This question comes up a lot, and it’s very valid. Supplements, like all good things can be overdone so it’s important to be aware of how much your bird is already getting versus how much (more) you want to give him.

Let’s take calcium as an example. All pet birds need calcium all year around – not just hens that are laying eggs. They need it for strong bones and a healthy nervous system. It even helps their blood to clot.

If you were feeding a 100% pellet diet, which I am not recommending by any means, and the pellet is fortified with 100% of the minimum daily requirement of calcium, the bird would get enough.

But that’s not what happens. Instead, we feed vegetables and seed and a little fruit and a little pellet. Assuming a couple of the vegetables have some calcium, and the pellets contain that 100% MDR, now our formula might look like this:

Calcium from vegetables: 3%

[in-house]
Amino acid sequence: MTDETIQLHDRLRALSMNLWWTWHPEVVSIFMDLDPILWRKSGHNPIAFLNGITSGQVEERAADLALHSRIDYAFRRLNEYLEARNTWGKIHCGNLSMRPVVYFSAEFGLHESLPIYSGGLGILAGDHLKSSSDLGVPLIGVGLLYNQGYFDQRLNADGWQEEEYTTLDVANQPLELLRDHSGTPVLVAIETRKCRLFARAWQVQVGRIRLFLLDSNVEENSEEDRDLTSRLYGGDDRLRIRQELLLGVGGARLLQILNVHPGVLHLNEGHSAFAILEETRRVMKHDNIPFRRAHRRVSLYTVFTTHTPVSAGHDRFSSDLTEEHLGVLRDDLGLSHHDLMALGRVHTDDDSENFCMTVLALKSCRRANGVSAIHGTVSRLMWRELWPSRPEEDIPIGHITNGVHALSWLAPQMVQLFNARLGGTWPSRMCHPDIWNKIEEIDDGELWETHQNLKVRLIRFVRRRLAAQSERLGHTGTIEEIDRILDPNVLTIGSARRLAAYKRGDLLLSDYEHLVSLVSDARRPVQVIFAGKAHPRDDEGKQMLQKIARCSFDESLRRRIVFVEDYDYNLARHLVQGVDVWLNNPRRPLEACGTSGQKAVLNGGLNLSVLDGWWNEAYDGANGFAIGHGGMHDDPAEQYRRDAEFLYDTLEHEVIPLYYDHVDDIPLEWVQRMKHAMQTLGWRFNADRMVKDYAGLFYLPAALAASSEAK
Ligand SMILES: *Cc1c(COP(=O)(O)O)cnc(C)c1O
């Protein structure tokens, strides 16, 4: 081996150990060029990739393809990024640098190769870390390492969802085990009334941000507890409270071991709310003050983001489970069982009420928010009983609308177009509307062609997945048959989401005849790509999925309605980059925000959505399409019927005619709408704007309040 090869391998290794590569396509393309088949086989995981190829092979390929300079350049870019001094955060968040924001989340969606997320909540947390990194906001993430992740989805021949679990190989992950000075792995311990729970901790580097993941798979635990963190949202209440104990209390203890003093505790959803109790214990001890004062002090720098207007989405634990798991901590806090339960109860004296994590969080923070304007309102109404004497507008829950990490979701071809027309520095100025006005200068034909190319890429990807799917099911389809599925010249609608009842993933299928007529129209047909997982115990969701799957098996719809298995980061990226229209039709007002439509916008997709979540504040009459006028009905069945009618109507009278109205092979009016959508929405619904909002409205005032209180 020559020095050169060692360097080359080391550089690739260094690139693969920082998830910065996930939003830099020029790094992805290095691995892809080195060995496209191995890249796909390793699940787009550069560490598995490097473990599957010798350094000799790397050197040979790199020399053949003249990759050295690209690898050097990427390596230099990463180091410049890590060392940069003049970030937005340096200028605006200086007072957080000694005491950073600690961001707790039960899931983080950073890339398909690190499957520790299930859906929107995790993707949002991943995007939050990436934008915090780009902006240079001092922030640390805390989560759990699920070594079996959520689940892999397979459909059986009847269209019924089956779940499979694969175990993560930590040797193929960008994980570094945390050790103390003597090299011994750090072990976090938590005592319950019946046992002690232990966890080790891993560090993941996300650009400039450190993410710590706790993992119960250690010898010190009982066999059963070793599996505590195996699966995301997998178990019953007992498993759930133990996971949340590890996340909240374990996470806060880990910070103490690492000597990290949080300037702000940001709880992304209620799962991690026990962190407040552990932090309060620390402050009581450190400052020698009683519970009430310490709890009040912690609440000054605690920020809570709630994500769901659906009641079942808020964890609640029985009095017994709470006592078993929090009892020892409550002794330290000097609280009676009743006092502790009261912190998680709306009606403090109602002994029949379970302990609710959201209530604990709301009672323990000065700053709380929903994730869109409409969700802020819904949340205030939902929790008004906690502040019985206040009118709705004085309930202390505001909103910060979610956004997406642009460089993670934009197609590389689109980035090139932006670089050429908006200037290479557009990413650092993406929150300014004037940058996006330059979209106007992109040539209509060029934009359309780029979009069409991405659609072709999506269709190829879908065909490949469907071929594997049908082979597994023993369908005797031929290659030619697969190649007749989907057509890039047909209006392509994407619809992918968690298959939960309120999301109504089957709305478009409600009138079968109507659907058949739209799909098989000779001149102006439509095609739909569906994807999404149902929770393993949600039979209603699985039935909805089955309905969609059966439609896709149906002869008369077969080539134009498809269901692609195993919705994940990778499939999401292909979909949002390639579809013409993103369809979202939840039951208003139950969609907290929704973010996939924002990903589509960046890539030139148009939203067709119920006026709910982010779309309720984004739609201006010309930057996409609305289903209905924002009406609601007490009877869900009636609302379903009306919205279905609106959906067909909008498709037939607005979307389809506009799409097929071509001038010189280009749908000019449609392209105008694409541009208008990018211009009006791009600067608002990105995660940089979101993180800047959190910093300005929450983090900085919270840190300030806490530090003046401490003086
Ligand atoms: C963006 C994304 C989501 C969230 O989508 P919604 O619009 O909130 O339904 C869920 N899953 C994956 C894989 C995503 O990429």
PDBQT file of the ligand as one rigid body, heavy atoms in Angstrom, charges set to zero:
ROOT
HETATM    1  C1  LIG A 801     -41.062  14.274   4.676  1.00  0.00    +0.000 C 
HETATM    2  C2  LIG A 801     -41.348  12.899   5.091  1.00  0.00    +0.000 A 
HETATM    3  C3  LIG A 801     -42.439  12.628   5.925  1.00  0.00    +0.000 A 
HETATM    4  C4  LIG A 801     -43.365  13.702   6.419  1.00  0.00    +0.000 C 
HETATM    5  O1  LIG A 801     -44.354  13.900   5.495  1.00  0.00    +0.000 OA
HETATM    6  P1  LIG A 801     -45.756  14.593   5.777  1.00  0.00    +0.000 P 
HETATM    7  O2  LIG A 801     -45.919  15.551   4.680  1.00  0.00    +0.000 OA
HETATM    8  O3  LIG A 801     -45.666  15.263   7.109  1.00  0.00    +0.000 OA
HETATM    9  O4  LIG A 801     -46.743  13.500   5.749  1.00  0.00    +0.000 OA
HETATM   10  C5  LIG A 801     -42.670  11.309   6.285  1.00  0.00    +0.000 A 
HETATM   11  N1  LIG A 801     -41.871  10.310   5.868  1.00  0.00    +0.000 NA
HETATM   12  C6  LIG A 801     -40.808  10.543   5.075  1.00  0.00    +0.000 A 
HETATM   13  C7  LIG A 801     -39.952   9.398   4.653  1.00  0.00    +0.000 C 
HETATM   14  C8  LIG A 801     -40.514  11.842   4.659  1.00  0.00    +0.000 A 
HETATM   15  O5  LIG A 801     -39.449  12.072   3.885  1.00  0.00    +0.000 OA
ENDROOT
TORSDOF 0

Calcium from pellets: .25 X 100 = 25%

Total: 28%

You can see how so many birds become deficient, even though the owners feel they are feeding a ‘complete’ diet! And if the bird is laying eggs, it’s even more vital.

So in most cases, it is important to give bird supplements. It can be overdone – so it’s important to check with your veterinarian. Always.

Here’s how we supplement our birds, which eat mostly fresh foods. I sprinkle a powdered multivitamin on their fresh food twice weekly. (here’s why) I also give a separate calcium supplement once a week. Usually I use a powder that contains phosphorus and D3, but if it’s breeding season I’ll use a liquid calcium right in their water.

In addition, because finches and budgies, which I have several of, require more iodine than some birds, I keep a liquid iodine on hand. The other really easy way to supplement iodine is through kelp, but I’ve never seen one eat it. so I use a powdered kelp. Go sparingly on this – they apparently hate the taste! I don’t supplement with the kelp or iodine every week, perhaps every other week.

So far no vet has told me they are deficient in anything.